The Hippo


May 27, 2020








Star gazers unite at the skywatch events hosted by the Astronomical Society. Courtesy photo.

Skywatch events

Merrimack Public Library: 470 Daniel Webster Hwy., Merrimack, Wednesday, July 23, from 8:45 to 10 p.m. (Rain date: Thursday, July 24)
Gafney Library: 14 High St., Sanbornville, 522-3401, Tuesday, July 29, from 7:30 to 10 p.m. (Rain date: Thursday, July 31)
Bedford Library: 3 Meetinghouse Road, Bedford, 472-3023, Wednesday, July 30, from 8:30 to 10 p.m. (Rain date: Tuesday, Aug. 5)
McAuliffe-Shepard Discovery Center: 2 Institute Drive, Concord, 271-7827, Friday, Aug. 1, from 7 to 11 p.m.
Contact your local library for 
information regarding telescope rentals.

Star sightings
Planets in this telescope may be closer than they appear


 As the Earth rotates, our view of the night sky is constantly changing. Different planets and astronomical wonders can be viewed at different times of the year, from the star clusters to the rings of Saturn. For Paul Winalski, watching people witness some of these phenomena through his telescopes is as fun as doing it himself.

“I get a real kick out of seeing the reactions of people looking into the sky for the first time,” said. Winalski, who is the secretary and co-chairman of the public observing committee with the New Hampshire Astronomical Society. “An awful lot of people can’t believe [the views are] real. But, no, that’s the real thing!”
Throughout the year, the New Hampshire Astronomical Society packs up its telescopes and makes the trek out to libraries across the state for special skywatch viewings. The statewide club sets up multiple telescopes of varying sizes and directs them toward some of the most popular spots in the night skies.
The skywatch events typically start off with a brief introductory presentation by one of the members of the society, which is a group of volunteers that range from astronomy educators to amatuer telescope enthusiasts. Depending on what’s visible during that time of year, the society members discuss specific things to look out for when viewing them and explain the scientific make-up of some of the flashiest night sky attractions, such as double stars and even other galaxies. The group is then led out to the field for a special viewing of what they have just learned.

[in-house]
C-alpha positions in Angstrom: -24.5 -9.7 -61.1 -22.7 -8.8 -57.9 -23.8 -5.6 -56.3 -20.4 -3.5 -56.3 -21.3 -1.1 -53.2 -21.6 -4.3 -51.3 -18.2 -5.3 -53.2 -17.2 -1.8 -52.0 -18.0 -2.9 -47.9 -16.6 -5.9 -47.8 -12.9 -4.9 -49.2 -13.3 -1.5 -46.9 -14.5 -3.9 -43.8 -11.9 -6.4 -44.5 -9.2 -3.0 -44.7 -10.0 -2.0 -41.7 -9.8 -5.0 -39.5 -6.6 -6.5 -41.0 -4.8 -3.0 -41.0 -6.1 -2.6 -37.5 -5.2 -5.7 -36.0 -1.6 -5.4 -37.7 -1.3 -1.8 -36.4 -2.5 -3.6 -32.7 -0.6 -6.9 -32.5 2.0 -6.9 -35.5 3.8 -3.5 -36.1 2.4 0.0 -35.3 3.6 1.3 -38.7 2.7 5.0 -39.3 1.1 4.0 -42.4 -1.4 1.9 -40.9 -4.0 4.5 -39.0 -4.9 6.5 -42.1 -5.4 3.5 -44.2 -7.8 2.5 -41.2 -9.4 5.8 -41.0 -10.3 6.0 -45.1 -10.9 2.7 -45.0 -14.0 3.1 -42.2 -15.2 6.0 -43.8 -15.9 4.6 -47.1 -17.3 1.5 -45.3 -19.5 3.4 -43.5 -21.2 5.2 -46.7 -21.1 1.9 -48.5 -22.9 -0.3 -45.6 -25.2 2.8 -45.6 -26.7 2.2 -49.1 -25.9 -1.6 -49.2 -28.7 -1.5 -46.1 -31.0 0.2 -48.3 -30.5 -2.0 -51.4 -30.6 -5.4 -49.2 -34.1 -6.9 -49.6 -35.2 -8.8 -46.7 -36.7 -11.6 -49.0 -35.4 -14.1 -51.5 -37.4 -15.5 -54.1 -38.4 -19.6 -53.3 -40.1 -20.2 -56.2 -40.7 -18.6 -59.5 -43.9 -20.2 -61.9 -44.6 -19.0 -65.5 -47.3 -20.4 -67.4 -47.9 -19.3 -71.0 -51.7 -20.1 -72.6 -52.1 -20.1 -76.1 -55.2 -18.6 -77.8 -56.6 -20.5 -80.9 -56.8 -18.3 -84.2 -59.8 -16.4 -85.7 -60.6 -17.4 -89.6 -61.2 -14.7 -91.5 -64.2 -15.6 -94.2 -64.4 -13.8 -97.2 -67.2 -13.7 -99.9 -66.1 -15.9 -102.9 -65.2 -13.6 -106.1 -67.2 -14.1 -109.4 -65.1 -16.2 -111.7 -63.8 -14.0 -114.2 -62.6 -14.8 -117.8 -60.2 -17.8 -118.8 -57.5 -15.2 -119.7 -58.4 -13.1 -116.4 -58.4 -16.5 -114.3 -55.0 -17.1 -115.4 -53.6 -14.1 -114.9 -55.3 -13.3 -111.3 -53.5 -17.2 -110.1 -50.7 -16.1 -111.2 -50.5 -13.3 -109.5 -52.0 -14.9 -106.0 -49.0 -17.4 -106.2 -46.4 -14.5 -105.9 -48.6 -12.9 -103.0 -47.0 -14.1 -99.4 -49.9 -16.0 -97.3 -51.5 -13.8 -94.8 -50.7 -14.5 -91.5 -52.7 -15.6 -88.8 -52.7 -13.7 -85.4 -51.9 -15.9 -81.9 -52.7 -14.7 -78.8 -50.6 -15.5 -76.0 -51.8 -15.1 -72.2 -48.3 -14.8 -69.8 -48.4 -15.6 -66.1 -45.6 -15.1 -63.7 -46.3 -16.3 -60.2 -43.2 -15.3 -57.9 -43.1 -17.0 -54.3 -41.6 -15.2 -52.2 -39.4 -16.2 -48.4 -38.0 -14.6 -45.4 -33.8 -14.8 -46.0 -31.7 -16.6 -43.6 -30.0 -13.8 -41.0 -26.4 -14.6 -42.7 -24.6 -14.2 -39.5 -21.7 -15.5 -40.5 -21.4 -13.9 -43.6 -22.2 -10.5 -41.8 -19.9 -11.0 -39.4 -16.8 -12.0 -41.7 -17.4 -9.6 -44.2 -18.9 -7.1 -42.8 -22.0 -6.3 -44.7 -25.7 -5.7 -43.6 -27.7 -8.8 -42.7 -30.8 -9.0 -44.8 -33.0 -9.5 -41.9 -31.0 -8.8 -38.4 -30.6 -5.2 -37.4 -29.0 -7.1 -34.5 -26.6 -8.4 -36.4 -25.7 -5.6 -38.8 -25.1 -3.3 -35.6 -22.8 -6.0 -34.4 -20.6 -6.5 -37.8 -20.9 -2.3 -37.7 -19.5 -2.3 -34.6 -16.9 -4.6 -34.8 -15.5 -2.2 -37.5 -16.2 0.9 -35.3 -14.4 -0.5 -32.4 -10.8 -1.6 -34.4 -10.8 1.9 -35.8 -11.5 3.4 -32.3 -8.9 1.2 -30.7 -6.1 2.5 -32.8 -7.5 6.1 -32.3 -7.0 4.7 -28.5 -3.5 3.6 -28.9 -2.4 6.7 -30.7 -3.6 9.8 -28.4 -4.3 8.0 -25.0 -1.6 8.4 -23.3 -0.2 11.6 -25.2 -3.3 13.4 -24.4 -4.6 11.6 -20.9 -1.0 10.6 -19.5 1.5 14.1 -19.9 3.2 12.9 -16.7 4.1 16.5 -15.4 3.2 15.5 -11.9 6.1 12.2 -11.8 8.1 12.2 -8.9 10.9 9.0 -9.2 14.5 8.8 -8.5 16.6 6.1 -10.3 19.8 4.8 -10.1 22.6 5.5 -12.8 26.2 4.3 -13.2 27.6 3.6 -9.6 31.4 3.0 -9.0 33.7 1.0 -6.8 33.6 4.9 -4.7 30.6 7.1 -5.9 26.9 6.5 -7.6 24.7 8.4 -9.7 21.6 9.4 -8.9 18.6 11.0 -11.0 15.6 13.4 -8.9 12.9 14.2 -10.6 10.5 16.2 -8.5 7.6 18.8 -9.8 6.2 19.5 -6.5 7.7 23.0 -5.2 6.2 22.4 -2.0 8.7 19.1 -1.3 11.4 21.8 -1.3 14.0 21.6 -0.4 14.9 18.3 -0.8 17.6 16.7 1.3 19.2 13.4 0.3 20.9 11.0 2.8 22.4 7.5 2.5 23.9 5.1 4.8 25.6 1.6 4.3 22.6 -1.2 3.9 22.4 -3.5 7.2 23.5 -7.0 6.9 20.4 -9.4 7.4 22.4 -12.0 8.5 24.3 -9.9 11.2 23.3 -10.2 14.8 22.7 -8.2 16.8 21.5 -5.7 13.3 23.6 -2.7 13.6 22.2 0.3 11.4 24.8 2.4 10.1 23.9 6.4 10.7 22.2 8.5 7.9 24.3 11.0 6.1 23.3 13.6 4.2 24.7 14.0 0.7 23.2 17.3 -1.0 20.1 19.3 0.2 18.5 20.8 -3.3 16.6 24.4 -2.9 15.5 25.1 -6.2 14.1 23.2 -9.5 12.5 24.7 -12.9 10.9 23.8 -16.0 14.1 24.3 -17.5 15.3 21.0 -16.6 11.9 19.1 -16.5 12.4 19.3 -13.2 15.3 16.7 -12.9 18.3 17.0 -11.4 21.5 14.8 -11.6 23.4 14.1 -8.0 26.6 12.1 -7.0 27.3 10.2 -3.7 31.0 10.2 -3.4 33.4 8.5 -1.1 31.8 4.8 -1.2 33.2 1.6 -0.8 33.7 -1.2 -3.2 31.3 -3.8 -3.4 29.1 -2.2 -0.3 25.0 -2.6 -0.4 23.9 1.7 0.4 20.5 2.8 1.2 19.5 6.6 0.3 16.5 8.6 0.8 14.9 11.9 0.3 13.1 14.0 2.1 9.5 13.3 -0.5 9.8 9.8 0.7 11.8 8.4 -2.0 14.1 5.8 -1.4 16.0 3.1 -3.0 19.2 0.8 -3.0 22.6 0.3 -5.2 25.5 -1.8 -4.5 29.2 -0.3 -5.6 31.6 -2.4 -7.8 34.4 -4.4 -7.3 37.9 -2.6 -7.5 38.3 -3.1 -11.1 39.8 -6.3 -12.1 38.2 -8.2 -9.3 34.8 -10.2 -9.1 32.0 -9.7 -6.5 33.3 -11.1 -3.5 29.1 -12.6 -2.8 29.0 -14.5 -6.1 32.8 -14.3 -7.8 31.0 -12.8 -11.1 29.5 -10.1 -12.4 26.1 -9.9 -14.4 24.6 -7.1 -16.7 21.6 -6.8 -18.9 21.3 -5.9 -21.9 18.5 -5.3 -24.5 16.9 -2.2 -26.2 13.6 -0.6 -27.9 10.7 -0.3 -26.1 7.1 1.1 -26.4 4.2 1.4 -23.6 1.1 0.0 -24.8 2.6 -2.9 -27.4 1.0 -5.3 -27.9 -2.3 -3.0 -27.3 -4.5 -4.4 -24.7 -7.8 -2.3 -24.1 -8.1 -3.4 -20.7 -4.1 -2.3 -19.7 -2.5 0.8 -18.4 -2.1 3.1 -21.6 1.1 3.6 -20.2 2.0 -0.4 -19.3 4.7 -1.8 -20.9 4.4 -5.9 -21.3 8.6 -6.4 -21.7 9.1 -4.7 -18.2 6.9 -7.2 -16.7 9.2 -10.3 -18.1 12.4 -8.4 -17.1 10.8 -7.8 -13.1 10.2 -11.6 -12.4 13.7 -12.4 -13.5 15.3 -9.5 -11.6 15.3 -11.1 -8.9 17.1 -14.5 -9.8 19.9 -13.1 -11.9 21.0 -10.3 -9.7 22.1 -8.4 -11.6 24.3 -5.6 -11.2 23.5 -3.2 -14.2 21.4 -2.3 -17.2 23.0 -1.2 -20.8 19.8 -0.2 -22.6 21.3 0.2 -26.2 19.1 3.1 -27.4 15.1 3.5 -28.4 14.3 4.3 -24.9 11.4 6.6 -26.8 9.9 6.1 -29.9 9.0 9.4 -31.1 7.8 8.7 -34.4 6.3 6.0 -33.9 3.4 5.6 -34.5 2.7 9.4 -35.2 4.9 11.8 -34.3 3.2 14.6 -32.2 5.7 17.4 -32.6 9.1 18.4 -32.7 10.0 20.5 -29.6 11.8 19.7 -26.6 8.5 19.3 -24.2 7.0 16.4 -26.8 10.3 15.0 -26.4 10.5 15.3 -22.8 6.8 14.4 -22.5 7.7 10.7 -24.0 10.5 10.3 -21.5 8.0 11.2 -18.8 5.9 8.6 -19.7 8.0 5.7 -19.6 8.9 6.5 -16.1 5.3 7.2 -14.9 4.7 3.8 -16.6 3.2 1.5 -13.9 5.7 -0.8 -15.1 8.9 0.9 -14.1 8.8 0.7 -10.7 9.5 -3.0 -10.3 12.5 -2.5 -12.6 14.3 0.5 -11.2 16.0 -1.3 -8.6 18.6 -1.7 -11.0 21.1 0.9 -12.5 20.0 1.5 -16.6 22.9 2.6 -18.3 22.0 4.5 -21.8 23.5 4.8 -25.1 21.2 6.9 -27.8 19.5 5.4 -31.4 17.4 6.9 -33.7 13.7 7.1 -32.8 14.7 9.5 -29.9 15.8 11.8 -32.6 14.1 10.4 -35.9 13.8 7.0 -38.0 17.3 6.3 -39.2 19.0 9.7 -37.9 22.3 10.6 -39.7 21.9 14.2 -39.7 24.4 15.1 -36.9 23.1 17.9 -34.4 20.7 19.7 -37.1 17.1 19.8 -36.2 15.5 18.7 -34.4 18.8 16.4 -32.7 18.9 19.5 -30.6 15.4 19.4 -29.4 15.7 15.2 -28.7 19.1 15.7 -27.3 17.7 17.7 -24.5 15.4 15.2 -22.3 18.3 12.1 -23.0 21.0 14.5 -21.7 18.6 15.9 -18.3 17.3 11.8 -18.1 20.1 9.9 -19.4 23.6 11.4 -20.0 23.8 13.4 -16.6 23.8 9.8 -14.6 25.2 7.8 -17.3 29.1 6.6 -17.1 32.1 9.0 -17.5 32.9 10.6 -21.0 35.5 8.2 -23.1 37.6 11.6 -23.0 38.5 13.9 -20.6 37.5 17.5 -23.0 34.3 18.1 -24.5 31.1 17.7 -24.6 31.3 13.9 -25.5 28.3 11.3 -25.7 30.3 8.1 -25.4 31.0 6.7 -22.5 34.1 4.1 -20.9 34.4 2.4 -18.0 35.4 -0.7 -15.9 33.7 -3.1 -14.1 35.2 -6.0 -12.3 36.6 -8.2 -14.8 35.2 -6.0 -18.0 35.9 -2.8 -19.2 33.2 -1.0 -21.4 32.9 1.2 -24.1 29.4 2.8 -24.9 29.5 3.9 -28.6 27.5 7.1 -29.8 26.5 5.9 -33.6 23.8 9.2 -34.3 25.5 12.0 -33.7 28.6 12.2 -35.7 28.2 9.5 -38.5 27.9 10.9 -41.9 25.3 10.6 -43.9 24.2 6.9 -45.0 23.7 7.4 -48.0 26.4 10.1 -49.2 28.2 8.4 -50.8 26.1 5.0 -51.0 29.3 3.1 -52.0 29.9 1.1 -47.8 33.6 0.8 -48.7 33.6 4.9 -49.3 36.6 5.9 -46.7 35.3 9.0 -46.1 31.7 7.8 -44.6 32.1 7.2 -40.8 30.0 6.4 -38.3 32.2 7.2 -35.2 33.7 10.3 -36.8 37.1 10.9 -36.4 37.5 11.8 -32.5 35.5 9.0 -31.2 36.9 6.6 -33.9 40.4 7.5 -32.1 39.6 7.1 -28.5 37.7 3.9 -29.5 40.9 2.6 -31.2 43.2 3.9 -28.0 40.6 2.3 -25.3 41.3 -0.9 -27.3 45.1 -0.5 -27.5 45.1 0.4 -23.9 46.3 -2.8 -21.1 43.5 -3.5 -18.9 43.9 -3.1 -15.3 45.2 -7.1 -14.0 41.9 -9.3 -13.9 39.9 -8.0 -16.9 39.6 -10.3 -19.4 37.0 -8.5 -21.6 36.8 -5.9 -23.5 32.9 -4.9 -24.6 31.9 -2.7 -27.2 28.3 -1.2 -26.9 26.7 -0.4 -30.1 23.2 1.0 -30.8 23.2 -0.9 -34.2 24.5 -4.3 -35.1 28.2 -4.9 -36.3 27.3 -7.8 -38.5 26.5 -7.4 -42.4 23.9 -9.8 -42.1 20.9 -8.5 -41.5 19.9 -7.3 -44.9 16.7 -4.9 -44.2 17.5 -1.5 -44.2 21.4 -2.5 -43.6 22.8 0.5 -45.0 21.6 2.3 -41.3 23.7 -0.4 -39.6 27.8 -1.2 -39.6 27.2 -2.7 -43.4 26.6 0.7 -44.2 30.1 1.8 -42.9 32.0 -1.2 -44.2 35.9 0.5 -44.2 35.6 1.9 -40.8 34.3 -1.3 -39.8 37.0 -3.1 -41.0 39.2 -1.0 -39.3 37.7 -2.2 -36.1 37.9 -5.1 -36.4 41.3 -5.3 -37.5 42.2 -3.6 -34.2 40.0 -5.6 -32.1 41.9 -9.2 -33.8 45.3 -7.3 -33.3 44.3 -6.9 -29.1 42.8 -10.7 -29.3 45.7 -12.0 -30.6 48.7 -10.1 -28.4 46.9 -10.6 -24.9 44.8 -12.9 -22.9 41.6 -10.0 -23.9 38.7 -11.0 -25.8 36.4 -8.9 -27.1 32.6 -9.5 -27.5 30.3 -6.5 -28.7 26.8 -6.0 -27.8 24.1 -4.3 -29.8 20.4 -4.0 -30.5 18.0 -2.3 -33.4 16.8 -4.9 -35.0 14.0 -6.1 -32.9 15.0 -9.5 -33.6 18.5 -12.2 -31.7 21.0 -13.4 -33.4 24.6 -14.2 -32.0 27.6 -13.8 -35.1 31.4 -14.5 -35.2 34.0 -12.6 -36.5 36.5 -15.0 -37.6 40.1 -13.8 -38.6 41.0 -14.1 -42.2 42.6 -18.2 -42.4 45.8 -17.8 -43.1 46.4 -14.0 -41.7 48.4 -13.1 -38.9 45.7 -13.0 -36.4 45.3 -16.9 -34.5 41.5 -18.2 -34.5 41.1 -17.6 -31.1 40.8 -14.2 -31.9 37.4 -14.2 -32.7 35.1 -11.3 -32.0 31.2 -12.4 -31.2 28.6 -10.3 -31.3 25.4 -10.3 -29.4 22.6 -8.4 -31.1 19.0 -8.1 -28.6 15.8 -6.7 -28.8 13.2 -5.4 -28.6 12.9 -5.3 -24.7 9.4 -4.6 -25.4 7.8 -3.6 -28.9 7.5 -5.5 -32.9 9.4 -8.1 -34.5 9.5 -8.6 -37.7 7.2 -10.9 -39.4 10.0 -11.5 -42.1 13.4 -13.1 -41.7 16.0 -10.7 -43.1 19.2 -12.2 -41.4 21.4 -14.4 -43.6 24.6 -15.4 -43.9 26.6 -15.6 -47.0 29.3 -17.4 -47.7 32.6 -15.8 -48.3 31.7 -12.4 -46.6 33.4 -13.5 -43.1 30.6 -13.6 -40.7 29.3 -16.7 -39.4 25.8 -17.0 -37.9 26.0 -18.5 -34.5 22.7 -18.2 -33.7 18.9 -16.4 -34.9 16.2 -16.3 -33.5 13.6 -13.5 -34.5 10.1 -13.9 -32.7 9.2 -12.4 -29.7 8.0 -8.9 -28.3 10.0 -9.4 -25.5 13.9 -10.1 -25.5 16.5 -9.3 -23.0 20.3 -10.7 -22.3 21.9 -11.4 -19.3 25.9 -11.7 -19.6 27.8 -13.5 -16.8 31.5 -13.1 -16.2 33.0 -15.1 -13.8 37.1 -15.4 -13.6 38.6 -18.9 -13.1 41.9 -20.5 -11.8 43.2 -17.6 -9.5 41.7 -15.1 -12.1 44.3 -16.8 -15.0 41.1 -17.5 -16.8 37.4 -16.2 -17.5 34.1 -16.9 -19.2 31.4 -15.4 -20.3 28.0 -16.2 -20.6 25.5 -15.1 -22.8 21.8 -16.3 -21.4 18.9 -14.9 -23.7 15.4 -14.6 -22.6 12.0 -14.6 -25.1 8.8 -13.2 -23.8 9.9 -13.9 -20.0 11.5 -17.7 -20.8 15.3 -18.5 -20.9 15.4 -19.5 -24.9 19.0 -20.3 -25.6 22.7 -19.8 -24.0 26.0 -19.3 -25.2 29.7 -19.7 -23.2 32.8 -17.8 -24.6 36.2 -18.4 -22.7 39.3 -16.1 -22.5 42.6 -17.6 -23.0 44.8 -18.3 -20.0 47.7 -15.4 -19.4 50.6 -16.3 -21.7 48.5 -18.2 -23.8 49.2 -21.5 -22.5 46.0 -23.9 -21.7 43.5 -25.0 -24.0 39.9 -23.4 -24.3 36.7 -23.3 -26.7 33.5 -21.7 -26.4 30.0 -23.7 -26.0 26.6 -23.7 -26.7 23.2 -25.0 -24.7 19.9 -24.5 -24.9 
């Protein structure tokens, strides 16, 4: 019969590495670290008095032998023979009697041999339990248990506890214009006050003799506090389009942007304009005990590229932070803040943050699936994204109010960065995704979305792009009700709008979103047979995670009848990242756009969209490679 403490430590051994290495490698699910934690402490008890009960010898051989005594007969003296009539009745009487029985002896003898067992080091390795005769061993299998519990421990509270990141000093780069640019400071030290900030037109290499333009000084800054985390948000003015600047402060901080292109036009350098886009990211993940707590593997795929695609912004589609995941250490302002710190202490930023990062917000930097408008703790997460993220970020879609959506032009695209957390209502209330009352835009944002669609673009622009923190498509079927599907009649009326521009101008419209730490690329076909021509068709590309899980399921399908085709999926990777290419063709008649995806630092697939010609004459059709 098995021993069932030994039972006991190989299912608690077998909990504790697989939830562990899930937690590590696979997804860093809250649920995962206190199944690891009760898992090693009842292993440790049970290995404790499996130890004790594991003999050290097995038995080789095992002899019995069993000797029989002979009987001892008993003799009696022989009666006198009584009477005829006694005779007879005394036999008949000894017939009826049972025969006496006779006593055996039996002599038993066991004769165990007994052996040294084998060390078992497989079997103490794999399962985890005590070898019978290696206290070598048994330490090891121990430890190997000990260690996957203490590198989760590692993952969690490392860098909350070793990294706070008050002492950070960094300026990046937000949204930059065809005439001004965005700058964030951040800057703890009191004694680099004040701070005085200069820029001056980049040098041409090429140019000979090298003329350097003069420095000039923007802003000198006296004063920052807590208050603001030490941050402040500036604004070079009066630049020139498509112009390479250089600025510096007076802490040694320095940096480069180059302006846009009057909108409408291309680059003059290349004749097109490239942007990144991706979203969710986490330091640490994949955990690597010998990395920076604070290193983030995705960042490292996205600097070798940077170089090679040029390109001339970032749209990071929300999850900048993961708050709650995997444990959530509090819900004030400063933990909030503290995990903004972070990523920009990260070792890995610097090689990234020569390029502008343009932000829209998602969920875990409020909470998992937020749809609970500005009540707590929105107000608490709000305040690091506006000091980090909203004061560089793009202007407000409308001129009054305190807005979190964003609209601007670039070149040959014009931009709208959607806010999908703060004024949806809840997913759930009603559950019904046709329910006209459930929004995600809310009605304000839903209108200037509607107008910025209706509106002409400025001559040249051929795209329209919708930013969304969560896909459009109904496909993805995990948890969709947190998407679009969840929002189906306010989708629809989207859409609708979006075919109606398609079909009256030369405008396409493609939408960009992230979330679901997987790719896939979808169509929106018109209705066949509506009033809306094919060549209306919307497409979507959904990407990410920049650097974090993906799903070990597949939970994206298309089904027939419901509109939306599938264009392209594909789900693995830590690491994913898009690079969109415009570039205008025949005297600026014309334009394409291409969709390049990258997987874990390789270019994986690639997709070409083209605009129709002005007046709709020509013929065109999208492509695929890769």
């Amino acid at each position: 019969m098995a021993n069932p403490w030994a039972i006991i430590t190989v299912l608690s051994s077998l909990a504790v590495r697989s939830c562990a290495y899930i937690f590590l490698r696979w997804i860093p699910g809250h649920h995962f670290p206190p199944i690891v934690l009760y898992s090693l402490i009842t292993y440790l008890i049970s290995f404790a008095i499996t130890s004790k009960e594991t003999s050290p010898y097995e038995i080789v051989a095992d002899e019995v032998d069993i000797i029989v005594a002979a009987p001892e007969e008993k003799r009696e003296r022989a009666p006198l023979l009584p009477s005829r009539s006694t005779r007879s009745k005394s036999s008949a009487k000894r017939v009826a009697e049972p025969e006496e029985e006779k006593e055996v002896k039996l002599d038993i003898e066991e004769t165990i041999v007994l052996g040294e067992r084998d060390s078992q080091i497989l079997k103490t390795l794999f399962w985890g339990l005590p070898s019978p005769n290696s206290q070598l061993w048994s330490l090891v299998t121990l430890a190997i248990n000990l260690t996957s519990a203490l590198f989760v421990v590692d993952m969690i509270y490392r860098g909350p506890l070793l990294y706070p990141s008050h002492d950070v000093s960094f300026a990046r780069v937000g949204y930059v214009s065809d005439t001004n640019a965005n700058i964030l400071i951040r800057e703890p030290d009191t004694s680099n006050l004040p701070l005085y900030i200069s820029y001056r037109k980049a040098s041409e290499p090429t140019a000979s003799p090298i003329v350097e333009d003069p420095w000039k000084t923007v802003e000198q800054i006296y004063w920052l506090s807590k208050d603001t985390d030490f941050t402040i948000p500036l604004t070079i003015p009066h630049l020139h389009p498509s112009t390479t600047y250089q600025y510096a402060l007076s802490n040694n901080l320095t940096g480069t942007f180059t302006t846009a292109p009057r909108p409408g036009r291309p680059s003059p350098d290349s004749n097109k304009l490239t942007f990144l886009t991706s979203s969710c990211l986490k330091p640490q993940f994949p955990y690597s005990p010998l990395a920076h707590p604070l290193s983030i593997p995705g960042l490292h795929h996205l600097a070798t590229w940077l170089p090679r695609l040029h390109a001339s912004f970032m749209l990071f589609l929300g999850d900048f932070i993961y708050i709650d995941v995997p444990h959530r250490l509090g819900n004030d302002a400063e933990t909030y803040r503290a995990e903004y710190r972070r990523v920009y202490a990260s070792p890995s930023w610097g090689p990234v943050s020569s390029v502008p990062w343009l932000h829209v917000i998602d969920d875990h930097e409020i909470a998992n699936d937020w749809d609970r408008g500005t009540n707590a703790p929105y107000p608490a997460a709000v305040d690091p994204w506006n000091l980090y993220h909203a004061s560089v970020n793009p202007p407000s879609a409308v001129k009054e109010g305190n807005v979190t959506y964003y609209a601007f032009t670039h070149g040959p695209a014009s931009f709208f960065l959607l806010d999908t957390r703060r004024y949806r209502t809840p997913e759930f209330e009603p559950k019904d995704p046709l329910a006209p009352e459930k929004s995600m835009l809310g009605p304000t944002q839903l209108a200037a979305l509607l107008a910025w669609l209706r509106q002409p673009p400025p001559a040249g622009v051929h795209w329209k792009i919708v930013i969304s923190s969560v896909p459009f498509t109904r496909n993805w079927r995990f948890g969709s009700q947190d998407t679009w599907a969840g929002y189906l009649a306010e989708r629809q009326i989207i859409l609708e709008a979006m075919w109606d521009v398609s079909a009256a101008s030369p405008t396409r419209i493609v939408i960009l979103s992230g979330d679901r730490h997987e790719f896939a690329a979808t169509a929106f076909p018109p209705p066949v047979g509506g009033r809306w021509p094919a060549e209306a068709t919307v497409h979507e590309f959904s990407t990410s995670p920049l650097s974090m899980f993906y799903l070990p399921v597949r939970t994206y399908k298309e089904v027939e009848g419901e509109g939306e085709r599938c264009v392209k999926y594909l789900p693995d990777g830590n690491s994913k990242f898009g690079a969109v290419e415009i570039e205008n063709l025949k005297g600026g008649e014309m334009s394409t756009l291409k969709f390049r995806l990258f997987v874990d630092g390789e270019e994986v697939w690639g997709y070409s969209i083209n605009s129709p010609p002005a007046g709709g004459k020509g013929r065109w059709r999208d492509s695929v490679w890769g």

According to Winalski, the Astronomical Society sets up as far away as it can from the light pollution caused by the towns and cities.
With the new moon occurring Saturday, July 26, the stars seem to be aligning for the best viewing experiences during upcoming skywatches.
Winalski also said other popular views this time of year are Mars, the ring nebula, and several star clusters including M13, M92 and M3. 
“Usually this time of year, you can see one or two of Saturn’s moons, Titan and Rhea,” he said. “Under the best conditions, I’ve been able to see seven [of Saturn’s moons].”
You may be able to see some of the planets with the naked eye (hint: look at the “stars” that don’t twinkle), but Jeanne Gerulskis, executive director at the McAullife-Shepard Discovery Center, said the beauty of the planets goes unmatched when viewed through the lens.
“When you’re looking at Saturn, you can see Titan and the rings, which is very cool,” she said. “Mars, you can kind of see it anyways because it’s got a rusty color, but through the telescope you can really see the colors. Looking at Jupiter, you can see the different bands of gases.”
Gerulskis said during the Discovery Center’s skywatch viewings, which usually host anywhere from dozens to hundreds depending on weather and time of year, the Astronomical Society also helps attendees explore the moon. This, however, can sometimes play into the enthusiasm of the students more than the teachers.
“The Astronomical Society will show people all of the craters on the moon too,” she said. “One really funny thing about that is that [society members] see it as a big bright light that blocks the view of the [other] stuff.”
Another sky show coming up is the Delta Aquarid meteor shower from Tuesday, July 29, through Thursday, July 31. While meteor showers make for a specular viewing, Gerulskis said, the showers are best enjoyed while laying down in your backyard, covered in mosquito repellent.
“It’s not good to look at through a telescope. It’s a limited field of vision,” she said. “You really want a big wide view of the night sky. It’s magnificent looking at the wild, bright white streaks as meteors burn through the atmosphere.”
For those who don’t have the time to make it out to their local library for a skywatch event, a large number of libraries in the state have telescopes available for rent, telescopes that were donated by the Astronomical Society. 
The Astronomical Society also encourages all enthusiasts who own a telescope to bring them down to the skywatch events.
“People ask us about buying telescopes, and of course one of the things we encourage people to do is to come to the public events or to join in the club,” he said. “You can see for yourself, you won’t find anything else like the ring nebula.” 
As seen in the July 24, 2014 issue of the Hippo.

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